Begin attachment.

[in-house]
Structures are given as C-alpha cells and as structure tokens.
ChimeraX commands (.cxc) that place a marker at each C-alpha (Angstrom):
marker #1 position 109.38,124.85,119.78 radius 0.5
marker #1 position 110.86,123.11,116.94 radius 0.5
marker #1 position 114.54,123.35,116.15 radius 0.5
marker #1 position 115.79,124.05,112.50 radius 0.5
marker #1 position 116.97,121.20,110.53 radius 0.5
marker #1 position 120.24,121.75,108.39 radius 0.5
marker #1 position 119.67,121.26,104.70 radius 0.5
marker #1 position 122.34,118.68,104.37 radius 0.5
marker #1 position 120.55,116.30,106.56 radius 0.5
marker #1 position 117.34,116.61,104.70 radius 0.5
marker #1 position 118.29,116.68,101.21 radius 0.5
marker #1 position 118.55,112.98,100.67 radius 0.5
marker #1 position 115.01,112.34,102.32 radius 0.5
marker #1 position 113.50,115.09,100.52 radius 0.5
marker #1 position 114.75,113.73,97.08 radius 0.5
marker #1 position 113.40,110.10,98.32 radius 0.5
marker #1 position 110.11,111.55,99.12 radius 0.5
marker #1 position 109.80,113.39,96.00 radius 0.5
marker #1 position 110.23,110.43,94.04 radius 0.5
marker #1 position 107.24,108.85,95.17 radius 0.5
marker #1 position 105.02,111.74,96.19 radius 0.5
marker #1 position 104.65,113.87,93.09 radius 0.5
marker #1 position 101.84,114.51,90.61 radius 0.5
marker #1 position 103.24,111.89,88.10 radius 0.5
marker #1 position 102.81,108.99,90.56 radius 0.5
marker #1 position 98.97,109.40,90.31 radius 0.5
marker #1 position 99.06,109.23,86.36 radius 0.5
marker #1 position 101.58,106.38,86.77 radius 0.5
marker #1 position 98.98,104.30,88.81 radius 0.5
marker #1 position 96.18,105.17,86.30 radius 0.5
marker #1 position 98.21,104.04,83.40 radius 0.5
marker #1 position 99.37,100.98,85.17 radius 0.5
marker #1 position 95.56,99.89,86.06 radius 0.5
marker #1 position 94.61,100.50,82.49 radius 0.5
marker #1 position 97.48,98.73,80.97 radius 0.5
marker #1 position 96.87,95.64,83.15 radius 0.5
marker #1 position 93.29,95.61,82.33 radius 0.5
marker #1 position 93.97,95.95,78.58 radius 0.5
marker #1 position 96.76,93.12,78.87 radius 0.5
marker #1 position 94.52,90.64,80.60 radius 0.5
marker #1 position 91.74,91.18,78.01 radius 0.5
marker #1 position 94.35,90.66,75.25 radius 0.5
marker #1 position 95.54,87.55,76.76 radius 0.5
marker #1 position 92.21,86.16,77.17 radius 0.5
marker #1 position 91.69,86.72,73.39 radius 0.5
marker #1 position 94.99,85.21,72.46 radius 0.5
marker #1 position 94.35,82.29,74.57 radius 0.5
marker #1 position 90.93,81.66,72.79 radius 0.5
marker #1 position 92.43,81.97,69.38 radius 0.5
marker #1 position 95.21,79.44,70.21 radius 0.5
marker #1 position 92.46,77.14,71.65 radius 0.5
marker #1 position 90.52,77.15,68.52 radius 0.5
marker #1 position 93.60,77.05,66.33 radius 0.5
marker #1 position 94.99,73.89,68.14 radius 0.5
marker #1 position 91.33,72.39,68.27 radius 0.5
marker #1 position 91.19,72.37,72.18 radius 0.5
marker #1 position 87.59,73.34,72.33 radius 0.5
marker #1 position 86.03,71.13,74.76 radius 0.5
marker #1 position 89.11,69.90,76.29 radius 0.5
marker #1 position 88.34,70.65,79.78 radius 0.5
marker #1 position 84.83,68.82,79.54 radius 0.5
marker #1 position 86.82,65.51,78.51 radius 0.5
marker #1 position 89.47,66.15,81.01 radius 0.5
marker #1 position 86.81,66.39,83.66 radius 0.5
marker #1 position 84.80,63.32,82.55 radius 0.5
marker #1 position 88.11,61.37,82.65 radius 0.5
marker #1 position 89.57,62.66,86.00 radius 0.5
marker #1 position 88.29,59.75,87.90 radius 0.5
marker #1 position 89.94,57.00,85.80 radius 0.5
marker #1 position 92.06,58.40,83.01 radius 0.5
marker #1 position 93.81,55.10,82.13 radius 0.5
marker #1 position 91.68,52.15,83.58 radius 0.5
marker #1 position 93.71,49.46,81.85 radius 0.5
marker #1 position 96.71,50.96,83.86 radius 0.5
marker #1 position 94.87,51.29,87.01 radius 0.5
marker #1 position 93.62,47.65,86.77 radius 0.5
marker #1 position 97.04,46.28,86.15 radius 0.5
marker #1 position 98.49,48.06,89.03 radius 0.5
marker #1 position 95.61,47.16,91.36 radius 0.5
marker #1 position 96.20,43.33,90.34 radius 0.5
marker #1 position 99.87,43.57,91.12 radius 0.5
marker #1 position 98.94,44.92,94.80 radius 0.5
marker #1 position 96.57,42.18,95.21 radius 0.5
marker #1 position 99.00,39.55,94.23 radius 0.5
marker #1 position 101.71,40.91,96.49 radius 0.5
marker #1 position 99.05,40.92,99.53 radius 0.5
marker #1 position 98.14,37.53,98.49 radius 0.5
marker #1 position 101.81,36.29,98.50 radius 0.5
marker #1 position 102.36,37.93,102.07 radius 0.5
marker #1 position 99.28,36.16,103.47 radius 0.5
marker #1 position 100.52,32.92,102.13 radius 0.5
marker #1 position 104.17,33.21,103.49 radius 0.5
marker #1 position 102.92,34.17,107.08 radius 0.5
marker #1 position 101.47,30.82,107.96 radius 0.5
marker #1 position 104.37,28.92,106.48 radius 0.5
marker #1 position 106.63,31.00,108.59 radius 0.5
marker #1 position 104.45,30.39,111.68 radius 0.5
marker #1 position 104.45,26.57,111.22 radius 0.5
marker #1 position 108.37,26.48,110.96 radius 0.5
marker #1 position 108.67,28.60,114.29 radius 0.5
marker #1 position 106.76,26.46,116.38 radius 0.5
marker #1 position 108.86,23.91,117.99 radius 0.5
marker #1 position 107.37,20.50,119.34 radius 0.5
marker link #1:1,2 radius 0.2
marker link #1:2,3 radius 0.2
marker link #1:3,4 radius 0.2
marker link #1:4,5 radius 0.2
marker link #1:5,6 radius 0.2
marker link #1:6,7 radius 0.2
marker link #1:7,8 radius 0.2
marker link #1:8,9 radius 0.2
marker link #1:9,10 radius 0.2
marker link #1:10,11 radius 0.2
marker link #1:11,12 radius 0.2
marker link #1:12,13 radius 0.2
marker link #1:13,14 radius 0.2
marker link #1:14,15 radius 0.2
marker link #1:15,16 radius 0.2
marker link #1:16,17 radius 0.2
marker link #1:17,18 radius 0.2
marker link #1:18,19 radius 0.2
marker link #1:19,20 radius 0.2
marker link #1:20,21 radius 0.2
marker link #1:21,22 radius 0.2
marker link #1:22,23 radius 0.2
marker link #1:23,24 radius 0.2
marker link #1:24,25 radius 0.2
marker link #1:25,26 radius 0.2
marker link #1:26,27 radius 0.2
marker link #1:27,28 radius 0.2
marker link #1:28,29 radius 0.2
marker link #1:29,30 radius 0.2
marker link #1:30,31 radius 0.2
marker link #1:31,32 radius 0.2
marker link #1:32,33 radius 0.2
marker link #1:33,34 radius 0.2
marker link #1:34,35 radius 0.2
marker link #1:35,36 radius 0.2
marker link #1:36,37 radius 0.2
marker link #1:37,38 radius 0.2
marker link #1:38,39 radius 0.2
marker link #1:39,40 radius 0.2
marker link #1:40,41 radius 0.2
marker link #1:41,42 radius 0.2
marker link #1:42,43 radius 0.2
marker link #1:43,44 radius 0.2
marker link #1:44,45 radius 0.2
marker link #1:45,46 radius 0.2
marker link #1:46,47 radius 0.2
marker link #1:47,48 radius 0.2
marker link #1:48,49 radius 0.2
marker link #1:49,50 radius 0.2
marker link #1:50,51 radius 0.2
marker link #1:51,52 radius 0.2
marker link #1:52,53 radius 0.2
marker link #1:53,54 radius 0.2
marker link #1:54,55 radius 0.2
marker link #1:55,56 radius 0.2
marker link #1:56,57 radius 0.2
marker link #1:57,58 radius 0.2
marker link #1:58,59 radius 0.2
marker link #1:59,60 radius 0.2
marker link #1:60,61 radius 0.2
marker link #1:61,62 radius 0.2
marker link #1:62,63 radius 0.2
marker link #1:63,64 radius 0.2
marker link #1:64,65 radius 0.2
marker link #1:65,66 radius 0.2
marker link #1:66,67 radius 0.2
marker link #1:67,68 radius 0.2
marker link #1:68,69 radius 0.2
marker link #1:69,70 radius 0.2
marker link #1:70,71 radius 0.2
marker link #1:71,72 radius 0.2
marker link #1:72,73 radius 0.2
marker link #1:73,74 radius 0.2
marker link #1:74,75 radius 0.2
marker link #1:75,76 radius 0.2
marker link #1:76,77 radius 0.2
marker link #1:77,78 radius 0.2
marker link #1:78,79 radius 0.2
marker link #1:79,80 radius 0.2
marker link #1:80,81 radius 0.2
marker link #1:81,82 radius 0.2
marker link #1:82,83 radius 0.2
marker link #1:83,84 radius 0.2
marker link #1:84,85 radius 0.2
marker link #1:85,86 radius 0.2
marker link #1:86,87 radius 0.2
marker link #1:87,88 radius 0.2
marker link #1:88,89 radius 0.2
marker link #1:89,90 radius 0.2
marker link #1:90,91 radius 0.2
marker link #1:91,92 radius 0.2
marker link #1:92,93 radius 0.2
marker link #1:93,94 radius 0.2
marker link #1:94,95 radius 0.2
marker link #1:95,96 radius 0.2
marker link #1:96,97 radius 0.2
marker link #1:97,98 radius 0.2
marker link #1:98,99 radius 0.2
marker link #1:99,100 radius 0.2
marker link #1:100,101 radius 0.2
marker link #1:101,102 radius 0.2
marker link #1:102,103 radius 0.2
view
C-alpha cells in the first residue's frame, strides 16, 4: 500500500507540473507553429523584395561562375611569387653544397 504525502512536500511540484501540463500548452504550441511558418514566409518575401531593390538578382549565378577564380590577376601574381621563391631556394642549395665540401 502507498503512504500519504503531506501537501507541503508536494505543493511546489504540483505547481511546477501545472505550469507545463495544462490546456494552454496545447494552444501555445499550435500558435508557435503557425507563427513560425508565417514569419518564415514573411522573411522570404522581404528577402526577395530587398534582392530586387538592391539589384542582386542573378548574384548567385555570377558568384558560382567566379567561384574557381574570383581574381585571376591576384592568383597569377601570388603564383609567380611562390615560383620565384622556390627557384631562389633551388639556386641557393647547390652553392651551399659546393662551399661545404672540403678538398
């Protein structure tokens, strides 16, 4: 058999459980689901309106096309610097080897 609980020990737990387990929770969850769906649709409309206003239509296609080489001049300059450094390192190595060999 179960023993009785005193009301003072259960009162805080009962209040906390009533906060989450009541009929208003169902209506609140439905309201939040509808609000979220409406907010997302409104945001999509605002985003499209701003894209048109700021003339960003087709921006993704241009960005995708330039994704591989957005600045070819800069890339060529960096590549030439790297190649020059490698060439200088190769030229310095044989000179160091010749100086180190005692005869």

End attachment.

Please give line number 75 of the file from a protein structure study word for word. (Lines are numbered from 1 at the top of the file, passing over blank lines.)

marker #1 position 91.68,52.15,83.58 radius 0.5